Yesterday was a bit of a landmark in our journey because not only did we come to the most southerly point in our route and begin to head north, we also said goodbye to two people who have become very firm friends over the last few weeks. A chance meeting when we were having maintenance done on the boat led to a vague plan to travel with Bob and Marie and their boat Rebecca once we came back from our Liverpool break. They just happened to be going in the same direction at approximately the same time so we agreed to try travelling together and see how we got on. These arrangement can be tricky of course and if it turns out that you don’t hit it off you can’t just part company that easily. When you are both going in the same directions and with a top speed of four miles per hour, it’s not easy to give another boat the slip. The solution was to a have a very frank, upfront conversation and agree that either couple could end the arrangement without explanation at any time. Well that turned out to be a wasted conversation because we got on like a house on fire from day one and we haven’t stopped laughing for three weeks. Sadly, Bob and Marie are on a different time schedule to us so we have had to say goodbye and agree to travel together again another day.

On the beautiful ‘Shroppie’

Since leaving Stone our confidence has been rising as we have cruised through the locks with calm efficiency, negotiated on coming boats at blind bends with casual aplomb and even dealt with our first visit to a marina full of boats to obtain fuel without causing any damage. Nothing has really phased us but then nobody told us about ‘The Narrows’. It seems that in this corner of Staffordshire the canal builders came up with a cunning way of dealing with changes of level that didn’t require a complex and expensive lock. They simply dug a channel through solid rock to maintain the even gradient of the water. That’s a fine idea but digging through rock is time consuming so they halved the problem by only digging the cuttings half the width of a normal canal and only slightly wider than our boat. Some of the cuttings are short and you can see if there is another boat coming and hang back. Others are longer, not straight and you enter them with your fingers crossed and You Tube videos of how to reverse a narrow boat running through your head. So far we have been lucky and not met anybody head on but I know you are all now just waiting for our luck to run out because that will make a much better story. I hope I never have to tell it.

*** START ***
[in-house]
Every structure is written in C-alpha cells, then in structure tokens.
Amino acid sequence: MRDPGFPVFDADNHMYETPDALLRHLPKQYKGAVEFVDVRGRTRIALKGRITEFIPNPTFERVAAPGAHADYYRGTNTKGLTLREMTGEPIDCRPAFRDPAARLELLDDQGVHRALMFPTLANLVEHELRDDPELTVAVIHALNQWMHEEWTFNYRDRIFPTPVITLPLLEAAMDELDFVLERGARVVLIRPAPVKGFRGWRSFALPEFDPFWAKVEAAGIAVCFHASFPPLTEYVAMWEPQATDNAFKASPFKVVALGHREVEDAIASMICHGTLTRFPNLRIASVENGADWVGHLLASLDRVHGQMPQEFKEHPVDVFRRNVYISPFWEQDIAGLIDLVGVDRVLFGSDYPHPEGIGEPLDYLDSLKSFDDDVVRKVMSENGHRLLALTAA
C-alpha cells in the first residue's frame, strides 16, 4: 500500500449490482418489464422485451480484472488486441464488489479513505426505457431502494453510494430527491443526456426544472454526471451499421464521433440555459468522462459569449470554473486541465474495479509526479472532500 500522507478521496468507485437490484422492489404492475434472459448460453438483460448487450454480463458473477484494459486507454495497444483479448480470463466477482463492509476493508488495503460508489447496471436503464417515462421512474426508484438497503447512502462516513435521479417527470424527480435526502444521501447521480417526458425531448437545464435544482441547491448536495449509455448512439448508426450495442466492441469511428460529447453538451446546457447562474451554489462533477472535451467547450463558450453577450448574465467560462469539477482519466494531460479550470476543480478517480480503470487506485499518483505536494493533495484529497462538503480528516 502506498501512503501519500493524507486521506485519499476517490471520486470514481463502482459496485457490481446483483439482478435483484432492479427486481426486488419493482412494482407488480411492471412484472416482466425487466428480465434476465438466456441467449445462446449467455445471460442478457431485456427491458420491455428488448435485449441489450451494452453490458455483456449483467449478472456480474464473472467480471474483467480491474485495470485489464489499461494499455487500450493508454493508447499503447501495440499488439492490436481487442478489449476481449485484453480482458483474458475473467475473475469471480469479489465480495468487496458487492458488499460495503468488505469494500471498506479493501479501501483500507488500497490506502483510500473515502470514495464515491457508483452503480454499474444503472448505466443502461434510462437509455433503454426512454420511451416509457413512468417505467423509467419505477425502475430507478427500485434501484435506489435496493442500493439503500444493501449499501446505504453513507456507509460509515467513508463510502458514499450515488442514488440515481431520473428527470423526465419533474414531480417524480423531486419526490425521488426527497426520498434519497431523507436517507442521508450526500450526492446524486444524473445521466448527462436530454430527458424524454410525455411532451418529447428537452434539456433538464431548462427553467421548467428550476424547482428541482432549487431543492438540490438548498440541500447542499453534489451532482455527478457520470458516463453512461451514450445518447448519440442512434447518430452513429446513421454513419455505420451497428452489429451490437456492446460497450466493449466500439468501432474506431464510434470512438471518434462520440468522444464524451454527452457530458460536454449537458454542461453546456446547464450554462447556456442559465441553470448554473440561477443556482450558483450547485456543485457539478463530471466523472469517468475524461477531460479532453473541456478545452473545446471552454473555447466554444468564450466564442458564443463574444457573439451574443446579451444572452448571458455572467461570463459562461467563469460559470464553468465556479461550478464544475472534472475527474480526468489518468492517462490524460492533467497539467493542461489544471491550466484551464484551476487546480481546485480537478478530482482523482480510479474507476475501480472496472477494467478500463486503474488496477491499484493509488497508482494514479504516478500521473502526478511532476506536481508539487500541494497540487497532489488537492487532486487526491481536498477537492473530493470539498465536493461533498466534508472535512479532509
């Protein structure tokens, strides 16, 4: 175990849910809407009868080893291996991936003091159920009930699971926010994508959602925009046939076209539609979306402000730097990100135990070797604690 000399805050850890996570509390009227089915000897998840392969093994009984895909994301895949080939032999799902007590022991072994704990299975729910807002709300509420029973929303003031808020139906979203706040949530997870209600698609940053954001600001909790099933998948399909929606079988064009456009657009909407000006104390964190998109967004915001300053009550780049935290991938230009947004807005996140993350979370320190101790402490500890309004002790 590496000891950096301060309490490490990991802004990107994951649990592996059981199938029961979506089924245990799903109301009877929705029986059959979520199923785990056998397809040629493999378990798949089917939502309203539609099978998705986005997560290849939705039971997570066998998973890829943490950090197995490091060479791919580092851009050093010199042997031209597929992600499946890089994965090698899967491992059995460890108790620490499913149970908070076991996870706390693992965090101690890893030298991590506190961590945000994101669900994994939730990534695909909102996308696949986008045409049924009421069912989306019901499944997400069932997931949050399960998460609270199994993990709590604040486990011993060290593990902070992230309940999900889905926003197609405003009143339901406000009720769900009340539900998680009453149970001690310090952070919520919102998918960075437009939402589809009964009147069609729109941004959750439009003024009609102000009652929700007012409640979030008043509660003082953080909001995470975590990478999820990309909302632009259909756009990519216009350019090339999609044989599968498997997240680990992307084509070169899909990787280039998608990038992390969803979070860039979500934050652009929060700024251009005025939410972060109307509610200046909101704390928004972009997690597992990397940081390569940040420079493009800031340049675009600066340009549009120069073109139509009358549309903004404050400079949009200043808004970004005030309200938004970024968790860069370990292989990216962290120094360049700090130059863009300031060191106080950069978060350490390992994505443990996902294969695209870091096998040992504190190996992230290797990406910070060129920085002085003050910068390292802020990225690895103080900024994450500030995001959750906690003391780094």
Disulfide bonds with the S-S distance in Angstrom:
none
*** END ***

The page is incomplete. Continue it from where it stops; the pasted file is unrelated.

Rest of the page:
Entering the narrows

Fingers crossed

Just a quick reminder if you missed the last blog, I am now updating a map that shows you our route around the system. Click here to see it.

Photos by Gill (mostly)

We’ve been attacked!

We’ve been attacked! It’s not too serious but I have a couple of facial injuries and a damaged ankle while Gill got hit on the leg. We aren’t entirely sure how it happened but we think it was probably some kind of biting gnat that got us while we were enjoying the last of the day’s warmth yesterday evening. I have two lumps, one on each temple that are absolutely symmetrical. It was either two gnats flying in formation or one gnat with a severe case of OCD but whatever the cause I now look like I am about to sprout horns. We have also suffered a few afflictions at the hands of inanimate objects recently too. I was attacked by a cheese grater whilst innocently shredding parmesan and we have both been given a good kicking by angry windlasses whilst operating the locks. Fortunately none of these injuries have required anything stronger than a glass of red wine to remedy them and all in all we are in fine fettle and really enjoying the adventure.

The potteries at Stoke (could do with a bit of a trim)

We are now well south on the Trent and Mersey canal and clear of an intense stretch of narrow locks and the Harecastle tunnel. The previous twenty miles have been fascinating and challenging but certainly never boring. We approached the Harecastle tunnel with a little trepidation as it was far longer than anything we had been through at one and three quarter miles. Passage is controlled by Canal and River Trust staff and is strictly one way. We arrived shortly after other boats had entered the tunnel from the south and we were kept entertained by the highly amusing member of staff on duty. He asked me if I had ever been through before and when I said I hadn’t he delighted in telling me that there was nothing to worry about but to go and have a strong brew whilst waiting for our turn. Here’s a tip for anybody going through for the first time; don’t look at the faces of the people on the boats emerging and don’t ask them how it was or if they enjoyed it. After a short safety briefing and with lights and horns checked we were off into the longest blackest hole I have ever been in.

Don’t ask how it was.

It was actually OK once your eyes adjusted and the only concern was the sudden changes in roof height that threatened to decapitate anybody foolishly looking back to see how far they had come. Forty minutes later we popped out of the other end blinking in the sunshine and to the delight of about forty small children on a school trip who gave us a round of applause. Time for a picnic by the beautiful Westport lake.

Seen one tunnel, seen ’em all.

One other feature of the infrastructure on this section has been the double locks. When somebody mentioned them I imagined locks wide enough to take two boats side by side and as we had used these on the Leeds and Liverpool canal I wasn’t all that excited. In practice they turned out to be amazing pieces of Victorian engineering which are actually two narrow locks side by side and independently operated.

Double locks